Scarring Award for Chemical Spill Victim; Fairfax Judge Renders Quick Disfigurement Decision

A “big box” stocking clerk was injured when a loose cap caused caustic liquid to spill on his face and shoulder. The ABRAMS LANDAU workers compensation team had succeeded in getting this gentleman under the protection of an Award for his medical care and lost wages. While his negligence (product liability) case settled earlier this year (see tomorrow’s post), Herndon Virginia job injury lawyer Doug Landau nevertheless sought an award of permanent partial disability (“PPD”) compensation based on an alleged severely marked disfigurement of his body. To win such an Award, lawyer Landau had to prove that the injured employee reached maximum medical improvement (“MMI”) for purposes of the disfigurement claim in Fairfax at last week’s Hearing. Even though the highly paid insurance defense lawyer did not spend the money to have the claimant evaluated by a doctor or perform a “records review,” the claim was defended with the phrase, “the claimant has the burden of proving any severely marked disfigurement of his body.”

Chemical Causes Painful Permanent Injury at Work

In order to win on a claim of permanency, there must first be a formal finding of “Maximum Medical Improvement” by the doctor, and, in cases other than scarring, a formal Permanency (%) Rating pursuant to the AMA Guidelines. A tuxedo is NOT required!

The testimony at court indicated that the container of chemical floor stripper was being placed onto a six-foot high shelf. According to the judge, “The claimant testified that the container leaked causing the product to drip into his eyes and onto the right side of his face, his right arm and his right shoulder…his skin was peeling off, and that he was transported to Fairfax Hospital before being transferred to Washington Hospital Center, where he was hospitalized for approximately nine days.” The hard part for injured workers to understand is that scarring Awards can only be up to 60 weeks. Furthermore, the judge has to make a subjective assessment of the permanency, unlike the objective orthopedic measurements used in rating arms, legs and eyesight. Lawyer Landau often remarks, “permanency is in the eye of the beholder. The judge must see the scars in order to make a permanency Award.”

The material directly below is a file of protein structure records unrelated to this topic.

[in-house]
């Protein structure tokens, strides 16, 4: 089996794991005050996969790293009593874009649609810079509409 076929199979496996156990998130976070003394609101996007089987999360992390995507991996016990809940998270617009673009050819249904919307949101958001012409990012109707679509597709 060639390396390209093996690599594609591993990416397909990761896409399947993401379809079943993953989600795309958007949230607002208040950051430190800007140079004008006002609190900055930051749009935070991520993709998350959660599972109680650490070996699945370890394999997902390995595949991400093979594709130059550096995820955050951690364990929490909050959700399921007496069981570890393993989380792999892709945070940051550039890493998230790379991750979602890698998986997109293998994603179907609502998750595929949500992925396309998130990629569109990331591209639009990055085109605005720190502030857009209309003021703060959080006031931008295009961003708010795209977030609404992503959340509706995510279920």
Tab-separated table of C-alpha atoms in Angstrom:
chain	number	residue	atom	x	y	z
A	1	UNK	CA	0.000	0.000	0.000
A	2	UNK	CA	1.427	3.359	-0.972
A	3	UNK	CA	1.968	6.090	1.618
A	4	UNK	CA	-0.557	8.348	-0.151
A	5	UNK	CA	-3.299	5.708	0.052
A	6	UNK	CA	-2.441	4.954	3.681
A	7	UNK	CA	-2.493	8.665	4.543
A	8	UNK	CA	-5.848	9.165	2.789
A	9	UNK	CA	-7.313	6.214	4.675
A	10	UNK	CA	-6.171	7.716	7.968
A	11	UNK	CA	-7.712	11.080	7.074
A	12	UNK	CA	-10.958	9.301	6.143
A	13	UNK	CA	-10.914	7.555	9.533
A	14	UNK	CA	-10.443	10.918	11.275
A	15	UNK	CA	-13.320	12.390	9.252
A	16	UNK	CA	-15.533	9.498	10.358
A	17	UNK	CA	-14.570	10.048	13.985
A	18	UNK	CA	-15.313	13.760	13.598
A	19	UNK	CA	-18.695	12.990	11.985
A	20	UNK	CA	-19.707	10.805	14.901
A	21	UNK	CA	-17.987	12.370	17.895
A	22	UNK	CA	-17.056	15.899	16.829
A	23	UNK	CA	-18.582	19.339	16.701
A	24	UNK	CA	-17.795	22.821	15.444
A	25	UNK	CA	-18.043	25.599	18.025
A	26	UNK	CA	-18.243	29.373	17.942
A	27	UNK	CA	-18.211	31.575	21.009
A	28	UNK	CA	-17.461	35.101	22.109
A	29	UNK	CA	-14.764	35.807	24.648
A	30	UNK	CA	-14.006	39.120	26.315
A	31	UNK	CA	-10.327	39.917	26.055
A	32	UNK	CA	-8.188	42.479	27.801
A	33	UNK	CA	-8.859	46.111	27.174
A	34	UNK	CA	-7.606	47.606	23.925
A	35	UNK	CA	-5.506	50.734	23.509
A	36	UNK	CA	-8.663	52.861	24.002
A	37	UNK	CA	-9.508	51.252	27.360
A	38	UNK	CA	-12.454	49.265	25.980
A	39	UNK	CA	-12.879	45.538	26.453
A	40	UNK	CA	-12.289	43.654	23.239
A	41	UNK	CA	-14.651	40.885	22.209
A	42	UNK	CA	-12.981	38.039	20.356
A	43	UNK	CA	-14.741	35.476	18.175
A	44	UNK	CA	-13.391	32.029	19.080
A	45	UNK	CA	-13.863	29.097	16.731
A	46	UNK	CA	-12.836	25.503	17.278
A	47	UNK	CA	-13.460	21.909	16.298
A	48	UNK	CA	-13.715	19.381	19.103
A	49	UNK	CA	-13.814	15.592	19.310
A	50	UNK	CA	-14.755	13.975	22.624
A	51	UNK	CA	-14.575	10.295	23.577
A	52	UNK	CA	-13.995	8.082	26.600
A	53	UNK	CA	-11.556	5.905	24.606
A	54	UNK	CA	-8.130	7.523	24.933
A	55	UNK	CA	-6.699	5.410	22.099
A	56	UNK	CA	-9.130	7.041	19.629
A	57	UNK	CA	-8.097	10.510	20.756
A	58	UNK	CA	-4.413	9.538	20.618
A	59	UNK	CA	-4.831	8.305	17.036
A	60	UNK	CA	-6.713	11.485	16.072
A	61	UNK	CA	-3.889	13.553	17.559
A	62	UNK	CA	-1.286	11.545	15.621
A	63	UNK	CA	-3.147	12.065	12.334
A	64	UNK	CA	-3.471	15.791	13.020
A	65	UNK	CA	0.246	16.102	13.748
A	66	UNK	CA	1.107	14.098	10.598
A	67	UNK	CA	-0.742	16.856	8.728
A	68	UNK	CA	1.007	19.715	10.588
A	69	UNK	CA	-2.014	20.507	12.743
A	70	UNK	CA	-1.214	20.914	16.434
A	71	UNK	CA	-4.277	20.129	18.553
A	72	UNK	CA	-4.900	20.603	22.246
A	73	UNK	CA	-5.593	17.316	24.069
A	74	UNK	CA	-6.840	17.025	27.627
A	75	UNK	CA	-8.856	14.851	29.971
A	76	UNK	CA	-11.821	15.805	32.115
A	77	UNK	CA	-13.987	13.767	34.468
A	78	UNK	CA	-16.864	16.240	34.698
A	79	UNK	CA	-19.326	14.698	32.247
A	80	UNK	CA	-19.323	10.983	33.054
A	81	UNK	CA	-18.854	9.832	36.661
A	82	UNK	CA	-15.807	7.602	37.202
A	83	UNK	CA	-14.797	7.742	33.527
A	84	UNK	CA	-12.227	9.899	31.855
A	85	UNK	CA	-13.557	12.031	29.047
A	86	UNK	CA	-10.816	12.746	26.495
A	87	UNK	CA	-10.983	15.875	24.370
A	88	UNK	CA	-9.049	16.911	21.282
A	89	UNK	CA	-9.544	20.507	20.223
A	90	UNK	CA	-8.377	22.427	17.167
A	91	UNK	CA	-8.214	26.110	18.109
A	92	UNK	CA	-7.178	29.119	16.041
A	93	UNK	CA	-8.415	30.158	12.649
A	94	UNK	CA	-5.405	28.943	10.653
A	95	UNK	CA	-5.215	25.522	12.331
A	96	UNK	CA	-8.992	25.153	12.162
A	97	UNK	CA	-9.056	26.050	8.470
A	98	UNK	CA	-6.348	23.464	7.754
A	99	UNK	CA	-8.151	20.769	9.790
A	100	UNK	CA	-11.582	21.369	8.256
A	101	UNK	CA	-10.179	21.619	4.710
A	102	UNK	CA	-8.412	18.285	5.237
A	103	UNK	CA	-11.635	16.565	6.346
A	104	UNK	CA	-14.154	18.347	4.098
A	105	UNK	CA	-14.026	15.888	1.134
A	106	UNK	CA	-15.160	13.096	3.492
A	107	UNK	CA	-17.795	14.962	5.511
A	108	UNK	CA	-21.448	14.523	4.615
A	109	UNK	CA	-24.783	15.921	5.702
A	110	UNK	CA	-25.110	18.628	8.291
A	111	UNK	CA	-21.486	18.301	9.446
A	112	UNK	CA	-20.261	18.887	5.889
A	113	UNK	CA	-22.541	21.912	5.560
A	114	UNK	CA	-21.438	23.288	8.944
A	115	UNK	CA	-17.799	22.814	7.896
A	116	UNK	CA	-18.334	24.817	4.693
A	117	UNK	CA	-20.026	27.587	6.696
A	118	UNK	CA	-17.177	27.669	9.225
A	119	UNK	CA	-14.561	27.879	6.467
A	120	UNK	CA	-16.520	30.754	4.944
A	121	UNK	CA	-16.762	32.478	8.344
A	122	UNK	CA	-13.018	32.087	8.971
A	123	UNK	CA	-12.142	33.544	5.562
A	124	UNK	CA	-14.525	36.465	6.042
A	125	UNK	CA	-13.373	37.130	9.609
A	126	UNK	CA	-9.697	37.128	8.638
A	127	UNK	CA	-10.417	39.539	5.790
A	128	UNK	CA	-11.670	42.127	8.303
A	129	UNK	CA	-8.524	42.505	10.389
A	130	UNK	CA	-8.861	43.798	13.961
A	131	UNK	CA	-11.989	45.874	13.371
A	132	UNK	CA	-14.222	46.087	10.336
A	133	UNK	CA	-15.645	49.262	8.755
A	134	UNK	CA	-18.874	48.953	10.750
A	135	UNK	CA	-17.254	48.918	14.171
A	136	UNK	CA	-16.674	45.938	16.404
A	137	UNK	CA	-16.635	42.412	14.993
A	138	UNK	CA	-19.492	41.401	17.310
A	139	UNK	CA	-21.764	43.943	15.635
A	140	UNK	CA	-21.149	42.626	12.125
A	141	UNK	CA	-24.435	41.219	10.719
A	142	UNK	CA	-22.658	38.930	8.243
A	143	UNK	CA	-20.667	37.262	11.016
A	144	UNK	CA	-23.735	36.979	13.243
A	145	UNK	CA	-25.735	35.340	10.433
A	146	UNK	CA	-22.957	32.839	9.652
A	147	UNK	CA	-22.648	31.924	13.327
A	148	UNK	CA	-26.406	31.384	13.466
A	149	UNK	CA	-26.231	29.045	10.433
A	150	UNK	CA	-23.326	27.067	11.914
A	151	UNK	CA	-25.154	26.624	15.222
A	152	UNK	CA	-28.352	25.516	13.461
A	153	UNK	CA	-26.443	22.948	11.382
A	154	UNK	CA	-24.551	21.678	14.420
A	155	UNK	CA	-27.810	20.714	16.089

What the Virginia Workers Comp Judge Observed

The Fairfax Virginia Workers Comp judge had the injured worker come up to the bench so that he could observe and measure the scars. The Fairfax County Judge wrote:

We initially observed the scars on the claimant’s head, and noticed some raised areas of scar tissue over the claimant’s right eye, on his forehead and down onto his right cheek. The scar tissue is raised and obvious and clearly visible to the naked eye, but these scars are remarkably well healed as compared to the photographs taken shortly after the injury. We also observed a very large raised scar approximately 4 to 5 inches long and 2 to 3 inches wide on the claimant’s right shoulder. This scar tissue is significantly raised off of the surrounding skin, and is a much darker pigment than the surrounding skin. The scar on the claimant’s shoulder is also obvious and clearly visible to the naked eye. We lastly observed an approximately 2 to 3 inch long and 1 to 2 inch wide scar on the deltoid region of the claimant’s right arm.


The result ? The Fairfax workers comp Hearing resulted in an Award of 50% with the written opinion coming about a week after the trial. At this claimant’s comp rate, this translates into 30 weeks of compensation, starting on the date in February of 2014 when the treating doctor wrote the finding that his patient had reached “Maximum Medical Improvement.” Since this worker had a comp rate of $399.96, this translates into payments totaling $11,998.80. The attorney fee Award was $1,800 and the costs (including the permanency report and physical examination) were $1,500.